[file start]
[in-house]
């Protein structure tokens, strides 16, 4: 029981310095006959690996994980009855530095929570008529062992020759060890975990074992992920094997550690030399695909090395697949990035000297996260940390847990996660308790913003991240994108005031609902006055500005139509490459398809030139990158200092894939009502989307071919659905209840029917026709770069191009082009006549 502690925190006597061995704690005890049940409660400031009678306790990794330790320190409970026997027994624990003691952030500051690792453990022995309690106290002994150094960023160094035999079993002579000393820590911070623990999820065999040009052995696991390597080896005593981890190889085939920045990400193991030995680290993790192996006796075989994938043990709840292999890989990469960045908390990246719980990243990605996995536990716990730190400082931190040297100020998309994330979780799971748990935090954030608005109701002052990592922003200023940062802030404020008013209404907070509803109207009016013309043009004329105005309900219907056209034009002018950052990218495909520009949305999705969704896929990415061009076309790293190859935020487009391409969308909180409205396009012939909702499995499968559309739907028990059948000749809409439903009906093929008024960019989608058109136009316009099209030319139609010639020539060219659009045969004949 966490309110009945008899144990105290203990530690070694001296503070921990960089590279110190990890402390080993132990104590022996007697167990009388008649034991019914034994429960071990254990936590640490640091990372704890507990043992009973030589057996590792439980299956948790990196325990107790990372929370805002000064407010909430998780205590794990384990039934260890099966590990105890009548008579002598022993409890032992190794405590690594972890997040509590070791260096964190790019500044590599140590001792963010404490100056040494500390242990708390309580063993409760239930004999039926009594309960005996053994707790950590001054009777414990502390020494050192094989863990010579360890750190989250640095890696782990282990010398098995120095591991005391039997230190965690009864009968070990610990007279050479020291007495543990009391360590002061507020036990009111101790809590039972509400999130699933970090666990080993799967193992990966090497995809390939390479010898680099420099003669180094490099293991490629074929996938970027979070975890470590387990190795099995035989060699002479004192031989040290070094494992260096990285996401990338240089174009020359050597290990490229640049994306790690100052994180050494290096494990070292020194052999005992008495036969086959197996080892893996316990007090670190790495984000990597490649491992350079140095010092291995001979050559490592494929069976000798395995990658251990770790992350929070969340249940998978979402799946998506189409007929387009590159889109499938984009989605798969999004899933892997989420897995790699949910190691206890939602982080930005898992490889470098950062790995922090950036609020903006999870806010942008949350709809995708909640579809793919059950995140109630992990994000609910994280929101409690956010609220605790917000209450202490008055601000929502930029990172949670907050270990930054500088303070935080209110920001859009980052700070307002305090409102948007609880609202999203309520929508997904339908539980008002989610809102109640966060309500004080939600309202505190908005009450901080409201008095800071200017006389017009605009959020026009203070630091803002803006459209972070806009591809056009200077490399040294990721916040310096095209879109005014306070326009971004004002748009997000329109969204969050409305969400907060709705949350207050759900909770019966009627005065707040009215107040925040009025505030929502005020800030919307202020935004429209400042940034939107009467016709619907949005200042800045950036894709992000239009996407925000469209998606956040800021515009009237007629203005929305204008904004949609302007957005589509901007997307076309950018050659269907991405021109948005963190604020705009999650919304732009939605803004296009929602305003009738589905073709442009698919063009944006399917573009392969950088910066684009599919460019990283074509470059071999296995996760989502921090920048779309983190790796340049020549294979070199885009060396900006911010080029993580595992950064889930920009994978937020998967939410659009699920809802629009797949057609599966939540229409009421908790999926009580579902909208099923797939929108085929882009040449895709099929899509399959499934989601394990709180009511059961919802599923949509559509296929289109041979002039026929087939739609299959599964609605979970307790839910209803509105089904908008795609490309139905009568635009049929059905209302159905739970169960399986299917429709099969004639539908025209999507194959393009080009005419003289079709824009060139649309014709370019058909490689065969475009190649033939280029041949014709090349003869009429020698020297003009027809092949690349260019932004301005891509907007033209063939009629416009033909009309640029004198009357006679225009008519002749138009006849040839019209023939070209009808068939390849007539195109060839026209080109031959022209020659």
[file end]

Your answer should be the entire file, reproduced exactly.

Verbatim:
[in-house]
């Protein structure tokens, strides 16, 4: 029981310095006959690996994980009855530095929570008529062992020759060890975990074992992920094997550690030399695909090395697949990035000297996260940390847990996660308790913003991240994108005031609902006055500005139509490459398809030139990158200092894939009502989307071919659905209840029917026709770069191009082009006549 502690925190006597061995704690005890049940409660400031009678306790990794330790320190409970026997027994624990003691952030500051690792453990022995309690106290002994150094960023160094035999079993002579000393820590911070623990999820065999040009052995696991390597080896005593981890190889085939920045990400193991030995680290993790192996006796075989994938043990709840292999890989990469960045908390990246719980990243990605996995536990716990730190400082931190040297100020998309994330979780799971748990935090954030608005109701002052990592922003200023940062802030404020008013209404907070509803109207009016013309043009004329105005309900219907056209034009002018950052990218495909520009949305999705969704896929990415061009076309790293190859935020487009391409969308909180409205396009012939909702499995499968559309739907028990059948000749809409439903009906093929008024960019989608058109136009316009099209030319139609010639020539060219659009045969004949 966490309110009945008899144990105290203990530690070694001296503070921990960089590279110190990890402390080993132990104590022996007697167990009388008649034991019914034994429960071990254990936590640490640091990372704890507990043992009973030589057996590792439980299956948790990196325990107790990372929370805002000064407010909430998780205590794990384990039934260890099966590990105890009548008579002598022993409890032992190794405590690594972890997040509590070791260096964190790019500044590599140590001792963010404490100056040494500390242990708390309580063993409760239930004999039926009594309960005996053994707790950590001054009777414990502390020494050192094989863990010579360890750190989250640095890696782990282990010398098995120095591991005391039997230190965690009864009968070990610990007279050479020291007495543990009391360590002061507020036990009111101790809590039972509400999130699933970090666990080993799967193992990966090497995809390939390479010898680099420099003669180094490099293991490629074929996938970027979070975890470590387990190795099995035989060699002479004192031989040290070094494992260096990285996401990338240089174009020359050597290990490229640049994306790690100052994180050494290096494990070292020194052999005992008495036969086959197996080892893996316990007090670190790495984000990597490649491992350079140095010092291995001979050559490592494929069976000798395995990658251990770790992350929070969340249940998978979402799946998506189409007929387009590159889109499938984009989605798969999004899933892997989420897995790699949910190691206890939602982080930005898992490889470098950062790995922090950036609020903006999870806010942008949350709809995708909640579809793919059950995140109630992990994000609910994280929101409690956010609220605790917000209450202490008055601000929502930029990172949670907050270990930054500088303070935080209110920001859009980052700070307002305090409102948007609880609202999203309520929508997904339908539980008002989610809102109640966060309500004080939600309202505190908005009450901080409201008095800071200017006389017009605009959020026009203070630091803002803006459209972070806009591809056009200077490399040294990721916040310096095209879109005014306070326009971004004002748009997000329109969204969050409305969400907060709705949350207050759900909770019966009627005065707040009215107040925040009025505030929502005020800030919307202020935004429209400042940034939107009467016709619907949005200042800045950036894709992000239009996407925000469209998606956040800021515009009237007629203005929305204008904004949609302007957005589509901007997307076309950018050659269907991405021109948005963190604020705009999650919304732009939605803004296009929602305003009738589905073709442009698919063009944006399917573009392969950088910066684009599919460019990283074509470059071999296995996760989502921090920048779309983190790796340049020549294979070199885009060396900006911010080029993580595992950064889930920009994978937020998967939410659009699920809802629009797949057609599966939540229409009421908790999926009580579902909208099923797939929108085929882009040449895709099929899509399959499934989601394990709180009511059961919802599923949509559509296929289109041979002039026929087939739609299959599964609605979970307790839910209803509105089904908008795609490309139905009568635009049929059905209302159905739970169960399986299917429709099969004639539908025209999507194959393009080009005419003289079709824009060139649309014709370019058909490689065969475009190649033939280029041949014709090349003869009429020698020297003009027809092949690349260019932004301005891509907007033209063939009629416009033909009309640029004198009357006679225009008519002749138009006849040839019209023939070209009808068939390849007539195109060839026209080109031959022209020659």